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Rochelle Potkar On Going Home

The "On Going Home" series offers a glimpse of what returning home means for authors who have spent three months in the U.S. as part of the International Writing Program's Fall Residency. This installment comes to us from Rochelle Potkar:
Rochelle Potkar with her daughter, Keya.

Iowa is affixed in my mind as this cool place of beauty, sprawling gold fields, the rippling river blue, the talcum sky above, the bridges connecting the art library, crossroads of book launches, libraries, cinema screens. If this is pristine, then every moment sliding along the infinite line of a finite life shows the grade of a difference.

And there is distance that makes the lens less foggier, meless cross-eyed.

My biggest habit in Iowa was: people. For three months, other participants who started off as difficult names, some from countries I hadn’t heard of in a decade, like Estonia, became faces and friends, voices and narratives, humans and songs, and then phantoms of memory that orbited around me at all time. I cannot forget El Jones and her sprees, Jo Aitchison and her haka. Bands of us in sixes and 10’s making our way to the Cinematheque, or jumping into the car en route to grocery runs.

I am alone now and never alone with 34 dialects of English, and its accents, with the epidermis of struggles and triumphs, philosophies and ideologies, pain, laughter, gain, and childhood stories. That undying spirit that is truly Iowan or heavenly-universal in a clear pure pitch, and an echo that says: we come from everywhere, we can do anything!

I felt un-belonged when I came to India.

Goan Holiday

I even thought of joining an organization that wanted storytellers for brands. Then I thought of time. How it could not be regenerated… spent like a 100-dollar bill.

Month two, and I was fine with un-belonging. I drafted two proposals for two-week-long artists’ residencies in India. I wanted to bring Iowa closer.

I also signed a contract for my first book of poetry, Four Degrees of Separation, which will be out soon.

I seeped back into my writing life, enjoying literature festivals outside Mumbai. Reading poetry at the Goa Arts and Literary Festival, and fiction under ‘New Indian Writing in English’ at the Hyderabad Literary Festival gave me a high.

Rochelle Potkar at the Hyderabad Literary Festival.

My phantoms began evaporating.

Then the line got darker. The light, dimmer. The silence, deeper.

Month three, and we came face-to-face with a young PhD scholar - so intelligent, promising, and wise - who committed suicide. He was a Dalit. His death was because of the centuries-long caste-based discrimination of students by educational institutions. In his final note, Rohith Vemula speaks of the growing gap between his soul and his body, that he wanted to be a writer like Carl Sagan, that the value of a man was always reduced to his immediate identity and nearest possibility, that never was a man treated as a mind, as a glorious thing made up of stardust.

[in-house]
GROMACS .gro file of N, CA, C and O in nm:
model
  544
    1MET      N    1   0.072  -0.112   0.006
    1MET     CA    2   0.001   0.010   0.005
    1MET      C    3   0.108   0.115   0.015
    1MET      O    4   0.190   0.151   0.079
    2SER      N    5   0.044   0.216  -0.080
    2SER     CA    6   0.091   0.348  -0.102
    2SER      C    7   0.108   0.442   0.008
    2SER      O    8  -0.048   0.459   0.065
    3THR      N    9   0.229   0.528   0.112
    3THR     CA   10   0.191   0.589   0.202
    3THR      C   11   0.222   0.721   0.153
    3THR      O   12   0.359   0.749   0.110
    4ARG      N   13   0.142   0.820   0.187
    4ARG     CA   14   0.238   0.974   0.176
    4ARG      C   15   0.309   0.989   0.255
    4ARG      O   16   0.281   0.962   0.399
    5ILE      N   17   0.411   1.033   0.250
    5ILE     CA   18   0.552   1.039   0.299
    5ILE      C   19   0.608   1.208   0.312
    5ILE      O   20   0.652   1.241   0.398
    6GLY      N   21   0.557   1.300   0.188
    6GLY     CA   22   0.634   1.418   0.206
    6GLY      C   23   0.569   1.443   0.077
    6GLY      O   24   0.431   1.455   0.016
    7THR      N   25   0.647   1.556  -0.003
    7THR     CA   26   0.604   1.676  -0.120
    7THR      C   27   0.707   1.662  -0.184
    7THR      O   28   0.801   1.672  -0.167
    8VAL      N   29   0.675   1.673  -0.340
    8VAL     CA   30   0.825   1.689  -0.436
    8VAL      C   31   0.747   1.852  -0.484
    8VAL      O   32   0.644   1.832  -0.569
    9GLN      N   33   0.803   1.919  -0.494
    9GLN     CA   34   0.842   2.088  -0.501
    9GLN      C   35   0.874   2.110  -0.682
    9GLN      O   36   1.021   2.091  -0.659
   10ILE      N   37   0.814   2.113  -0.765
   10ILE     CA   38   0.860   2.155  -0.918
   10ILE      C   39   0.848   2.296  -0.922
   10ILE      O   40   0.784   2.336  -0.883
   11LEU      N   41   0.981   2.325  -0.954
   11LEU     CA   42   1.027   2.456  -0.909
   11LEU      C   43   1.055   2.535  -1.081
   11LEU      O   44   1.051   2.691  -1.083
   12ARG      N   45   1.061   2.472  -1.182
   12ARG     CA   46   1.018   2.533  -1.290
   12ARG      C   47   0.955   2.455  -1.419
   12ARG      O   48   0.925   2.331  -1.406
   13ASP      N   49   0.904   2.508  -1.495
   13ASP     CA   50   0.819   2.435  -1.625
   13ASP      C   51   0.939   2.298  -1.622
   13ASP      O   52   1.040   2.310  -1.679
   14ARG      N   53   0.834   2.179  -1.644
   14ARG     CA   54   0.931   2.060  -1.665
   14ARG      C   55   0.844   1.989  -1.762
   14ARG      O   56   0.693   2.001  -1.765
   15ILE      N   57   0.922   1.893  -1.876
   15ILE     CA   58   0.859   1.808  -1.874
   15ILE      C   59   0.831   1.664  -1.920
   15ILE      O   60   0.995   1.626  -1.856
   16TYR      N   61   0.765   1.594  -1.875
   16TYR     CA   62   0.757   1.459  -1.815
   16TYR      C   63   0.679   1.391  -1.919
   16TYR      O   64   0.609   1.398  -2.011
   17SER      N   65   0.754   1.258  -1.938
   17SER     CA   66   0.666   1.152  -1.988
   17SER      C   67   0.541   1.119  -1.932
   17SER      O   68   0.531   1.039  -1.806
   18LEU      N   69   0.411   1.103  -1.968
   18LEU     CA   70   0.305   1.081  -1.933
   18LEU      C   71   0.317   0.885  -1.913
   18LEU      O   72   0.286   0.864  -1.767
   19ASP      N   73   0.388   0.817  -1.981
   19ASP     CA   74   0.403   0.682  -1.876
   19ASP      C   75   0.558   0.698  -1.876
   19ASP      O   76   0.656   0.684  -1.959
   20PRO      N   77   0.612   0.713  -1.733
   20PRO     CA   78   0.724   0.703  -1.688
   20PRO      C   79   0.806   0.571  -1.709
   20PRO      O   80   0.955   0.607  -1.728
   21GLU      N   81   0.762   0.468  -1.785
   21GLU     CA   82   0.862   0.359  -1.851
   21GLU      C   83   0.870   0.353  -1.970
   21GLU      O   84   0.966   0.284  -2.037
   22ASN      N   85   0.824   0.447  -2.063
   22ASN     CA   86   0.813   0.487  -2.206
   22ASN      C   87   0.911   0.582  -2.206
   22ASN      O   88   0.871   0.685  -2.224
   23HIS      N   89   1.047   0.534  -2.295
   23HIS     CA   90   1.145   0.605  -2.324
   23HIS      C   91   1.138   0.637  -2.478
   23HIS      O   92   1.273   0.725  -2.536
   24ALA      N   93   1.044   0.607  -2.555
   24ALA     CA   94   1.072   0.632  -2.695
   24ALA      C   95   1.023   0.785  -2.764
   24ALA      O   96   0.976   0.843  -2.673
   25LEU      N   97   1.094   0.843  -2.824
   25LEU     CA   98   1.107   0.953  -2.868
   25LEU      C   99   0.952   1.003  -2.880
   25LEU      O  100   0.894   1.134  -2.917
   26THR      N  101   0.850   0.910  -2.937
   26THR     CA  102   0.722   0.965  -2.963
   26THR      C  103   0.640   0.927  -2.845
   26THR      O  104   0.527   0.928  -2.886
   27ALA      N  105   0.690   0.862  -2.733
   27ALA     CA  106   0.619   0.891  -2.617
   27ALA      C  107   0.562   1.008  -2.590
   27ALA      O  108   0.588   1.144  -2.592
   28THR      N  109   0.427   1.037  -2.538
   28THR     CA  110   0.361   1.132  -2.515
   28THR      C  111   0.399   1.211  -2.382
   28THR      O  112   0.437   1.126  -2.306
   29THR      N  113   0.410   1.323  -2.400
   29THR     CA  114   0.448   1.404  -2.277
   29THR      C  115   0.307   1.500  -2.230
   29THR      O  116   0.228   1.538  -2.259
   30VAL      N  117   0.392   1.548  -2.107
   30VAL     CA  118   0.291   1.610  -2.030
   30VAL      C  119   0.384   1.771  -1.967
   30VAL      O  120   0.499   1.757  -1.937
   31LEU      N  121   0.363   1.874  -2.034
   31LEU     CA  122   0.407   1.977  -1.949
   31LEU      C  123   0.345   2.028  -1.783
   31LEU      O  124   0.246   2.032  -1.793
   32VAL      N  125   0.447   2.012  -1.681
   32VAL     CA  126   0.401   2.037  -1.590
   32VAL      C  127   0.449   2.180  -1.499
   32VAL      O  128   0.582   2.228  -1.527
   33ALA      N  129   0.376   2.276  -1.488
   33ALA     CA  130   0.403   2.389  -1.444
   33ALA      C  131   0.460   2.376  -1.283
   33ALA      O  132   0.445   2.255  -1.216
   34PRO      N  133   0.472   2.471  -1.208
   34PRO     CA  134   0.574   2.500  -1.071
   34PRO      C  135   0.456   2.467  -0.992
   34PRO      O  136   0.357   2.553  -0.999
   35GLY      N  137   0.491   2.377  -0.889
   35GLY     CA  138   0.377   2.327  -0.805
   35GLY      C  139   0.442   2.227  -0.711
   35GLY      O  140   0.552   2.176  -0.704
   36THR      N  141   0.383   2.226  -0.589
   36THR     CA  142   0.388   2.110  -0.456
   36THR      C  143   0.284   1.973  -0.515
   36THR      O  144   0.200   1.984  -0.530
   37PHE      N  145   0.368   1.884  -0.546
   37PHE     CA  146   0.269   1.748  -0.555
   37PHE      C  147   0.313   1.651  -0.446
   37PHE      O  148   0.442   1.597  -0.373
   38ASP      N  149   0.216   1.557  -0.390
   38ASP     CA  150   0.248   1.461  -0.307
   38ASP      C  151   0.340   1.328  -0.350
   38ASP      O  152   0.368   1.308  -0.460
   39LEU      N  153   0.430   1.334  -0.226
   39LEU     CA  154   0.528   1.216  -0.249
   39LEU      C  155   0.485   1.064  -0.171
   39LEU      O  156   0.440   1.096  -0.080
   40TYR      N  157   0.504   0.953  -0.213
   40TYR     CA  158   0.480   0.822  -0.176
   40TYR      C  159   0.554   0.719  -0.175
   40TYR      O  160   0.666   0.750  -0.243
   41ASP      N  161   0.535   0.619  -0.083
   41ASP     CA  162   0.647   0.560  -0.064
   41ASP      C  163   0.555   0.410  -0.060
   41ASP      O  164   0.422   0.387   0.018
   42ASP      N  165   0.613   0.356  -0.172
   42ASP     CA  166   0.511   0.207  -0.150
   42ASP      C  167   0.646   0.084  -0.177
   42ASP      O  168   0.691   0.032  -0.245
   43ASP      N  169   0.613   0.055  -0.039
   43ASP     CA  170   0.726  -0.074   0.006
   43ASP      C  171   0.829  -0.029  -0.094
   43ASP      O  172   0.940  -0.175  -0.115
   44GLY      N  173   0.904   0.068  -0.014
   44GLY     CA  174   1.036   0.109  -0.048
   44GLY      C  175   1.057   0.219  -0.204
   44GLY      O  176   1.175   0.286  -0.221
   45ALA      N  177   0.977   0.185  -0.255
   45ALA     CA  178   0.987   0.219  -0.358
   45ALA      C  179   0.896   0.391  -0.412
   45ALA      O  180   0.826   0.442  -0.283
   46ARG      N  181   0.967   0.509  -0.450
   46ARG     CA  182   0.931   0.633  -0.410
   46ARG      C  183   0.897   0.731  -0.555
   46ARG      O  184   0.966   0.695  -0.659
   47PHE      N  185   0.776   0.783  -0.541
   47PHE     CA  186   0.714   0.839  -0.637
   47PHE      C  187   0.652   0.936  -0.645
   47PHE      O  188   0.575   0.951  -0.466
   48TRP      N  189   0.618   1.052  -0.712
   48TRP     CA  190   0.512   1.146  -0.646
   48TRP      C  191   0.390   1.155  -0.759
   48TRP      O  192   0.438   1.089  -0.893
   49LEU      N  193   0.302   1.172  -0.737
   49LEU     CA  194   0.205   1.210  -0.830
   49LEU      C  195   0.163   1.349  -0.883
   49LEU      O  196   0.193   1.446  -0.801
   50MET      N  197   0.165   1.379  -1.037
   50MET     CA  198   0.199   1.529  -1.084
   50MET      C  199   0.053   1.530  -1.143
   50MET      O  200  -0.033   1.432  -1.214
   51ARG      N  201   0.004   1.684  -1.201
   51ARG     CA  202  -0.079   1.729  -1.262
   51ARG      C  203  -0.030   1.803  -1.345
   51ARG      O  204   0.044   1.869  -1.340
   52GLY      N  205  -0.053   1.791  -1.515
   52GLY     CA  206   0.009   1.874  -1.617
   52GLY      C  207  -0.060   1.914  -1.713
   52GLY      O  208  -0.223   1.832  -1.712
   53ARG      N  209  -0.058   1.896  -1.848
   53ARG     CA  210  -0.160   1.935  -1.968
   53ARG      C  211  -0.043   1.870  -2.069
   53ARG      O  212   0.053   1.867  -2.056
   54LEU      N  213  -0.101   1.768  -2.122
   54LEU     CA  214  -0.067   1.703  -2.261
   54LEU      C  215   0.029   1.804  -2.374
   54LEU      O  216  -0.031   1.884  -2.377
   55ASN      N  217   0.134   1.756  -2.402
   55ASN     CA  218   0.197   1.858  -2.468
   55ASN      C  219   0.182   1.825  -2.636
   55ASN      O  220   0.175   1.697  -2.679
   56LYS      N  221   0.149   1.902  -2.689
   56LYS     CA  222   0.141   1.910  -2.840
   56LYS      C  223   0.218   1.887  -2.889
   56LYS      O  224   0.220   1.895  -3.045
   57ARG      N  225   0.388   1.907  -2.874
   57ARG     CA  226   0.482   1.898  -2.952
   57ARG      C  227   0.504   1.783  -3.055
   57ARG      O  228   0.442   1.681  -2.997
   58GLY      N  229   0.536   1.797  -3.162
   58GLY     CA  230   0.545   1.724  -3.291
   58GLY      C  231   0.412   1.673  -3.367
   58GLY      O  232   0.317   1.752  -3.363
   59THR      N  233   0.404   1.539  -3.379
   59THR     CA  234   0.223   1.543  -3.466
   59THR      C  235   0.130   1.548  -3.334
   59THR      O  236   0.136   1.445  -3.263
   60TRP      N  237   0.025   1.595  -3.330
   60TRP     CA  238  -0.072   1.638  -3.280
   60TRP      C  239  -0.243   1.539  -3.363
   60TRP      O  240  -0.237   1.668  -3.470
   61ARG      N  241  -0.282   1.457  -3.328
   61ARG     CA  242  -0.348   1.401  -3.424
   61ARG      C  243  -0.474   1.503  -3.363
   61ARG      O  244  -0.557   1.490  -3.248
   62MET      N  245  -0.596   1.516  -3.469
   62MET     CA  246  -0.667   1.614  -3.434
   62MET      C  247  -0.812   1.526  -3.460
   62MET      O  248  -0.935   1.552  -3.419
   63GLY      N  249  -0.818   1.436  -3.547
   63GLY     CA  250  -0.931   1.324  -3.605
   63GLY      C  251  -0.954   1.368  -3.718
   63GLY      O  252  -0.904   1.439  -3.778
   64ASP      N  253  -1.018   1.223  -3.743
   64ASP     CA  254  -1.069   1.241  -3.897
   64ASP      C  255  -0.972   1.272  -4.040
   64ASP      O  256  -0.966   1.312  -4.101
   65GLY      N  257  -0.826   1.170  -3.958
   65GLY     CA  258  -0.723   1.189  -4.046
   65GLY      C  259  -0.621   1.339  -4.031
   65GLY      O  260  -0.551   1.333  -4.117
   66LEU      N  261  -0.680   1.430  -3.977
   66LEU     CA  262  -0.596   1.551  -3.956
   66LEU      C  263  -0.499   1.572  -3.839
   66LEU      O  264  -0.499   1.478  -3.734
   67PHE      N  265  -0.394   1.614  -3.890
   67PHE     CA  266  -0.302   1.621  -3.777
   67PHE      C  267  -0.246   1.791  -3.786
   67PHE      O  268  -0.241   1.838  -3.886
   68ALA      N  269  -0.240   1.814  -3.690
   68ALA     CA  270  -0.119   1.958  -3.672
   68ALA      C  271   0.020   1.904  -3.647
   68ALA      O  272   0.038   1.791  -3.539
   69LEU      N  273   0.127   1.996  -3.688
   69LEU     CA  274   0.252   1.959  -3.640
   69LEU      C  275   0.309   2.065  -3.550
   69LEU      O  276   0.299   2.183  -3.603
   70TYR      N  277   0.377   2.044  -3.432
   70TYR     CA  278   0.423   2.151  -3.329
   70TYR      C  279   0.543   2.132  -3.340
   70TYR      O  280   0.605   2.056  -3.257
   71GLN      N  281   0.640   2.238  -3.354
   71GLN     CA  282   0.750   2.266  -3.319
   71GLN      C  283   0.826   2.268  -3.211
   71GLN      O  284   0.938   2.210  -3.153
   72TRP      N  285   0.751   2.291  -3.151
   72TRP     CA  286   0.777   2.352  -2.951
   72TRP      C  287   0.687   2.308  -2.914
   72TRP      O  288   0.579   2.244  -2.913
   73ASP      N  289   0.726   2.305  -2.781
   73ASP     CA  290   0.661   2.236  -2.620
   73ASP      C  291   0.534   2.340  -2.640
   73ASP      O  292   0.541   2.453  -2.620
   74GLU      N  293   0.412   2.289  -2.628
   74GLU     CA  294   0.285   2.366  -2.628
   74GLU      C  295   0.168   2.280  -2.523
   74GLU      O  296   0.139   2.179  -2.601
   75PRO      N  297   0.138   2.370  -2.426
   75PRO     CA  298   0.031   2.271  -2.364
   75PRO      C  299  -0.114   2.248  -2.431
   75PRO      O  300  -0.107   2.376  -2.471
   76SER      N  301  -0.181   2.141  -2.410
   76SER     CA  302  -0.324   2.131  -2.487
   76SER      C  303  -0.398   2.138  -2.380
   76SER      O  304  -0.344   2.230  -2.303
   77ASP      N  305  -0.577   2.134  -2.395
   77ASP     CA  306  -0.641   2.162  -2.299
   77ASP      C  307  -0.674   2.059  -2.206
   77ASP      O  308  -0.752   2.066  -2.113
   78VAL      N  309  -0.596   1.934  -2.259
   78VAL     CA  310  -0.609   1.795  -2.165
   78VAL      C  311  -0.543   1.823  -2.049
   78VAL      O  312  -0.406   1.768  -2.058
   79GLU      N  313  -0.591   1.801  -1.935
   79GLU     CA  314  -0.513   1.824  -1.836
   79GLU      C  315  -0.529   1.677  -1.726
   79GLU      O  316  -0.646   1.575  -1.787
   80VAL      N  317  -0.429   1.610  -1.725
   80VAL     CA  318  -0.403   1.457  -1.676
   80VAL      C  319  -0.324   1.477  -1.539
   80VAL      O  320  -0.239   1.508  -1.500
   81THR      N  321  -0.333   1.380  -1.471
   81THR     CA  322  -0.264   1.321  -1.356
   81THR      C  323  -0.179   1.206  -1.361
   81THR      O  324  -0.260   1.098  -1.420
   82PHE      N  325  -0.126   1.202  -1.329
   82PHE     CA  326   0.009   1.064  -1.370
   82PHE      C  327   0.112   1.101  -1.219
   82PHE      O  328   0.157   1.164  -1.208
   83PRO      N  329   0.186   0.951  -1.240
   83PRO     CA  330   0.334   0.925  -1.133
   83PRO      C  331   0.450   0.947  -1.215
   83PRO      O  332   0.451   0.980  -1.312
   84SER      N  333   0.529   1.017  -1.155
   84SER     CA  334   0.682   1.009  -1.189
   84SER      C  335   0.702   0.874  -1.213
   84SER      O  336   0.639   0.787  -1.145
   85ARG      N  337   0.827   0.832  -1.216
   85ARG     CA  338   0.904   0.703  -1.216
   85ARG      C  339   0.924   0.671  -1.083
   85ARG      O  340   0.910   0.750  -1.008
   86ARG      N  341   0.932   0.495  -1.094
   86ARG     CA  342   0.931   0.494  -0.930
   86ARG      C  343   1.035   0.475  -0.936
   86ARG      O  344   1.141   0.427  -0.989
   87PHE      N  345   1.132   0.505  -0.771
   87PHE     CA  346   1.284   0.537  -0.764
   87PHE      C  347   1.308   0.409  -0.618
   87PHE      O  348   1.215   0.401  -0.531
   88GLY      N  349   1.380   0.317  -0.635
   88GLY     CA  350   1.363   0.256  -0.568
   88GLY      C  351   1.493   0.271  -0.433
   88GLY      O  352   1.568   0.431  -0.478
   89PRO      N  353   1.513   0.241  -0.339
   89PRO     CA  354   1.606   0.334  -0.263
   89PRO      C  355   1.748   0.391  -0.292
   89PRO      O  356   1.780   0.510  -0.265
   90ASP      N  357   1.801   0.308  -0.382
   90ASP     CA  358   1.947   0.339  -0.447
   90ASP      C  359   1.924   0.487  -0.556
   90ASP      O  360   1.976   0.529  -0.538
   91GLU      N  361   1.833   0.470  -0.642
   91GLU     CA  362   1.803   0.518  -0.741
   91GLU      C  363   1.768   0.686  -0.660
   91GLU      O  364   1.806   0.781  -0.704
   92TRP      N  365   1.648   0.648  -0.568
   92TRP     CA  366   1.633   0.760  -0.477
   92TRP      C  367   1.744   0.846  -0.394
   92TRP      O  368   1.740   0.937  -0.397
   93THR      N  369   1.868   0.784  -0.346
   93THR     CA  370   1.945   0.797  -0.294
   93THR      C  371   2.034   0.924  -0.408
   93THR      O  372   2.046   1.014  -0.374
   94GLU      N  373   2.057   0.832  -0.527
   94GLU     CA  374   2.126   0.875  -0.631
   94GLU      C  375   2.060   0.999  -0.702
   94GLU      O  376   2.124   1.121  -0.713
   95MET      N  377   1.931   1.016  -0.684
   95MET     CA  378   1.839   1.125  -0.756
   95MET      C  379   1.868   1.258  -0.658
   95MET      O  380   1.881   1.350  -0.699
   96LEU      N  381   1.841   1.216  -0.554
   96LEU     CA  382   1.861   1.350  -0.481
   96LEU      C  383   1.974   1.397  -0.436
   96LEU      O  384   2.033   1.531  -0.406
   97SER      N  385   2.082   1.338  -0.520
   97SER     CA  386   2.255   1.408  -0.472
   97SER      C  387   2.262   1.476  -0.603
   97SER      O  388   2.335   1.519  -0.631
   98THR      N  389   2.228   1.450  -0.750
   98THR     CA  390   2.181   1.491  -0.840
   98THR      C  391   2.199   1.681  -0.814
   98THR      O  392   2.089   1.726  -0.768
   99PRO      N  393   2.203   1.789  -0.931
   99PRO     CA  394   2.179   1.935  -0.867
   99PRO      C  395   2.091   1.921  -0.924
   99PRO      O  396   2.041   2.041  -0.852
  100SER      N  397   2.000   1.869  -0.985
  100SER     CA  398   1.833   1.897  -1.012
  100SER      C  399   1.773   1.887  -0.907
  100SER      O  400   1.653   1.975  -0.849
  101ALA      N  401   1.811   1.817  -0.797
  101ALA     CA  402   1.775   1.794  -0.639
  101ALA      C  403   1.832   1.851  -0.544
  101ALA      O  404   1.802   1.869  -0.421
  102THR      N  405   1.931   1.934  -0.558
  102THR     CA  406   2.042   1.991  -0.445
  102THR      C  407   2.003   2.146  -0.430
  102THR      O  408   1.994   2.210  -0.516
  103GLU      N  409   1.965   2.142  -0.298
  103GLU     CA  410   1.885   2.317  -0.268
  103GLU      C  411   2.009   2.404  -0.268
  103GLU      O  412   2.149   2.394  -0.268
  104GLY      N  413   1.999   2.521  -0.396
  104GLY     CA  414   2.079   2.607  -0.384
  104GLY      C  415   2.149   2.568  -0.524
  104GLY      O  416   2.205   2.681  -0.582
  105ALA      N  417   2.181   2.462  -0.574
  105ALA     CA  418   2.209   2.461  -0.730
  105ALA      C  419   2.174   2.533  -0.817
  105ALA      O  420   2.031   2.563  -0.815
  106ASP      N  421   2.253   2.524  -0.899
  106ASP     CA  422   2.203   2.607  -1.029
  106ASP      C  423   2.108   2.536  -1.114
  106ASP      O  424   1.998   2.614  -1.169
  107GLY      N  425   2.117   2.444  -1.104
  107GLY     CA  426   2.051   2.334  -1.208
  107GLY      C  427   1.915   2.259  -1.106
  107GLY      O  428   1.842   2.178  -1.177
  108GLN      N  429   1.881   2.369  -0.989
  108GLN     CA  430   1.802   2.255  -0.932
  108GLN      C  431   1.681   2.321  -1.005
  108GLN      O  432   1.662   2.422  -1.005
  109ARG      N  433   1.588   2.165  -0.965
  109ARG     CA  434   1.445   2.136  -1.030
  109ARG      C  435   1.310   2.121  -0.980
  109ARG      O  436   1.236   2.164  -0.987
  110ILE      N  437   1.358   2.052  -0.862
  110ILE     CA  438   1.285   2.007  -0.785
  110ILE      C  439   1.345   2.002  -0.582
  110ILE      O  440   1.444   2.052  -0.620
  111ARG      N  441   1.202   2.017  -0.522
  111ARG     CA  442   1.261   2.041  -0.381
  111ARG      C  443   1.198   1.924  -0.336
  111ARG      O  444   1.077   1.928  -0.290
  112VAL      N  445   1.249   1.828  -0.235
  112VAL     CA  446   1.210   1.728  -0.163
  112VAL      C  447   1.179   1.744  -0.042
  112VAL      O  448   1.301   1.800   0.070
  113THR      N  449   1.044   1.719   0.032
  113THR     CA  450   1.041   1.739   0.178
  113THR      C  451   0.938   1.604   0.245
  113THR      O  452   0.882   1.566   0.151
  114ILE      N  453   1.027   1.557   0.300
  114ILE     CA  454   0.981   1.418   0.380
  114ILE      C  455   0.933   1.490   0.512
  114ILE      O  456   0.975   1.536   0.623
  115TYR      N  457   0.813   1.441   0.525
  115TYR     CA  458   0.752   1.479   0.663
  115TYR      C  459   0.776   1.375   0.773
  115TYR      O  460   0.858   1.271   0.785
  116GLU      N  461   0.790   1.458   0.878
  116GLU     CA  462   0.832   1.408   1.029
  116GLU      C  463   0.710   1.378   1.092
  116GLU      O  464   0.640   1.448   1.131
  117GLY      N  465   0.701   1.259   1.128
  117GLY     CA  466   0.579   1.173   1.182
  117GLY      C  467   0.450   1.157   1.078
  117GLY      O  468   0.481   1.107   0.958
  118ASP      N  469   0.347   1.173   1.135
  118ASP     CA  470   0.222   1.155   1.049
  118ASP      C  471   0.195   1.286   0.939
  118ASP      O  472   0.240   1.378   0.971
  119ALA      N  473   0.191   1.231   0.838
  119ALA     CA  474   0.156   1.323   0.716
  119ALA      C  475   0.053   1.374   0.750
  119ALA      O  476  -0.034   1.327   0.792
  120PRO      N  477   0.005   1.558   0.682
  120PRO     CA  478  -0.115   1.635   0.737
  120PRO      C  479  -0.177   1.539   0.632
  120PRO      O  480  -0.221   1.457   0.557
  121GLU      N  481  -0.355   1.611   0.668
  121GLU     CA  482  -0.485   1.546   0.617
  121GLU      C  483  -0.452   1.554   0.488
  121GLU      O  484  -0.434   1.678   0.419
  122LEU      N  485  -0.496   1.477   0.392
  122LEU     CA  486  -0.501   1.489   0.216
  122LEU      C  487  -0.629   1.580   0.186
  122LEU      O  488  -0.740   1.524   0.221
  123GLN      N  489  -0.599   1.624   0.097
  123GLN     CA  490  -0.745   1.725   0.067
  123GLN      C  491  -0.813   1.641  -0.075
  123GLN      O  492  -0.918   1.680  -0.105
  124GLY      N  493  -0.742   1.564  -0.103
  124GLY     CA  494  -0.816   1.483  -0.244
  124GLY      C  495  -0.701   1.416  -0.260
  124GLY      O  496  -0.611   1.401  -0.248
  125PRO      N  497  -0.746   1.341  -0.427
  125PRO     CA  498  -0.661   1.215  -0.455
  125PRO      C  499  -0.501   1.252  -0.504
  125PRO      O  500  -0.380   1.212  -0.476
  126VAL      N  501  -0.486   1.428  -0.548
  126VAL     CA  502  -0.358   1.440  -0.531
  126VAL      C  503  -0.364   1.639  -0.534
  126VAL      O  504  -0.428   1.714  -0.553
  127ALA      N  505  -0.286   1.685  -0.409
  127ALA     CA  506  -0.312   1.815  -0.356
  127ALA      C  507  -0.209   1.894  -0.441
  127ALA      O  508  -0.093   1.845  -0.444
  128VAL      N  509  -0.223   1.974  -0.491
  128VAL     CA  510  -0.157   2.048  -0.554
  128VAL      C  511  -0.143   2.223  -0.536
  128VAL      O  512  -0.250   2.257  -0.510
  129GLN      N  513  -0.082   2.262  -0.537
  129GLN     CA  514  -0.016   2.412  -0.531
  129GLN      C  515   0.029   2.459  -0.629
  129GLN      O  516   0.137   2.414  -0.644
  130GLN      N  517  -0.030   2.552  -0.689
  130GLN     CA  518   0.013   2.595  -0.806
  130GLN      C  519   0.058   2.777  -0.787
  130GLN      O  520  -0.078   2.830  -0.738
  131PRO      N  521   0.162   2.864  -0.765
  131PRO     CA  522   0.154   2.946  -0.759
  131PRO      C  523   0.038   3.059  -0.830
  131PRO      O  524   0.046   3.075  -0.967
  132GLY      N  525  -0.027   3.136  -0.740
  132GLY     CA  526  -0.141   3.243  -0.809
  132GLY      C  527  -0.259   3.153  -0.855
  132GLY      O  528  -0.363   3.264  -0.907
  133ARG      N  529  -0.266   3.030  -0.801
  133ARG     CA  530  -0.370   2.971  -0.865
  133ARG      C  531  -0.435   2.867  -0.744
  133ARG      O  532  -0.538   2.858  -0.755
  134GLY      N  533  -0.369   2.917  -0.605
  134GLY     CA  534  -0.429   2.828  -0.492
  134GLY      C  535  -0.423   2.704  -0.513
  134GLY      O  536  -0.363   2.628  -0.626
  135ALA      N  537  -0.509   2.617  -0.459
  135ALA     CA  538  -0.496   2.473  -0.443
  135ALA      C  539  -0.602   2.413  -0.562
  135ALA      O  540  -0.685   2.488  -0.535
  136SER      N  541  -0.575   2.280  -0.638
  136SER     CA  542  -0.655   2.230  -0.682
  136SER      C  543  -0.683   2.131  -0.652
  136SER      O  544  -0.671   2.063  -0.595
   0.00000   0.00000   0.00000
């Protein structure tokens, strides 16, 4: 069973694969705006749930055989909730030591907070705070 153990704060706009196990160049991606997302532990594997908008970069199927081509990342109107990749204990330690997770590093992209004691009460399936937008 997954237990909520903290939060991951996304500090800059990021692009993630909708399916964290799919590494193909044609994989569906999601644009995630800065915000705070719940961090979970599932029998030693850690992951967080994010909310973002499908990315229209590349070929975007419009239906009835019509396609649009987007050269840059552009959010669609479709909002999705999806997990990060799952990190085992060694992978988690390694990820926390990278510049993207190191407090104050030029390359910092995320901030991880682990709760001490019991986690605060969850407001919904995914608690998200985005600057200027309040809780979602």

Rohith’s journey had been one of humble beginnings and hard work. His life trajectory was very precious. I feel helpless when such things happen. It hacks at the soul of everything progressive, putting us back into darkness.

When did labels become important? Which country do we come from - first-world, second-world, third-world? Which family…? High caste, low caste, rich, poor. The color of skin: crème, milk, caramel, bitter chocolate, rum, resin. Are we wine? Ice-cream?  

Can’t we be acknowledged for the journeys we traverse, the hardships we face, the wisdom we earn? And that alone?

What are these grades that keep some humans feeling perpetually inferior so others can feel perpetually superior? This isn’t IWP and its inclusiveness, I know.

What of the quest for spiritual superiority?

I have started watching my own writing – lines of prose peeling like dirt away from skin. What is the point of eloquence and linguistic beauty? How can it change reality?

When one Rohith kills himself, it shows me that racism, casteism, religionism, gender-and-LGBT discrimination, patriarchy are all here and very present, and our fight is not unified enough to stop it.

Then I realize we only have a voice.  And then, at least that.

Flowers and stars, they say, grow in the dark. Children of the womb.

As something untoward happens individually or collectively every day in my country, and in Turkey, Syria, Pakistan, Afghanistan, Saudi Arabia, Iraq, and the rest of the world, I wonder when would I, when would we truly come home, and what is home.

Then it is only the self to behold,
to hold on to,
moving, sifting,
foot loose.

Migrants, we all.

I am sorry. I had intended for this to be a happy piece.

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